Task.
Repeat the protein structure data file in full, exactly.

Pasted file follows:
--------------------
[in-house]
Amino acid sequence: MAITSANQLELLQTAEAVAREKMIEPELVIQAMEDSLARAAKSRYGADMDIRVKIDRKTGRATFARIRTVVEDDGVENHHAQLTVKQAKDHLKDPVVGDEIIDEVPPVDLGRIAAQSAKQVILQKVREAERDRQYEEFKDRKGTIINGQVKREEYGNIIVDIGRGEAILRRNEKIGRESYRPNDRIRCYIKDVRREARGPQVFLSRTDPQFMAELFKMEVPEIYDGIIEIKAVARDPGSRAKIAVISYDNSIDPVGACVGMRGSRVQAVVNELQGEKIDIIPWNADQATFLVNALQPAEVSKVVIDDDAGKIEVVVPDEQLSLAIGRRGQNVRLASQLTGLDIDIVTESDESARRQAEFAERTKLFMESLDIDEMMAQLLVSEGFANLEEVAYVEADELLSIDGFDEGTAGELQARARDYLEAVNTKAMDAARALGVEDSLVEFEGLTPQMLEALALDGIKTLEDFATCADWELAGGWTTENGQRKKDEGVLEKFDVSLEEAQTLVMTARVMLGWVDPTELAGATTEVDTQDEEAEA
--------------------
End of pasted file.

[in-house]
Amino acid sequence: MAITSANQLELLQTAEAVAREKMIEPELVIQAMEDSLARAAKSRYGADMDIRVKIDRKTGRATFARIRTVVEDDGVENHHAQLTVKQAKDHLKDPVVGDEIIDEVPPVDLGRIAAQSAKQVILQKVREAERDRQYEEFKDRKGTIINGQVKREEYGNIIVDIGRGEAILRRNEKIGRESYRPNDRIRCYIKDVRREARGPQVFLSRTDPQFMAELFKMEVPEIYDGIIEIKAVARDPGSRAKIAVISYDNSIDPVGACVGMRGSRVQAVVNELQGEKIDIIPWNADQATFLVNALQPAEVSKVVIDDDAGKIEVVVPDEQLSLAIGRRGQNVRLASQLTGLDIDIVTESDESARRQAEFAERTKLFMESLDIDEMMAQLLVSEGFANLEEVAYVEADELLSIDGFDEGTAGELQARARDYLEAVNTKAMDAARALGVEDSLVEFEGLTPQMLEALALDGIKTLEDFATCADWELAGGWTTENGQRKKDEGVLEKFDVSLEEAQTLVMTARVMLGWVDPTELAGATTEVDTQDEEAEA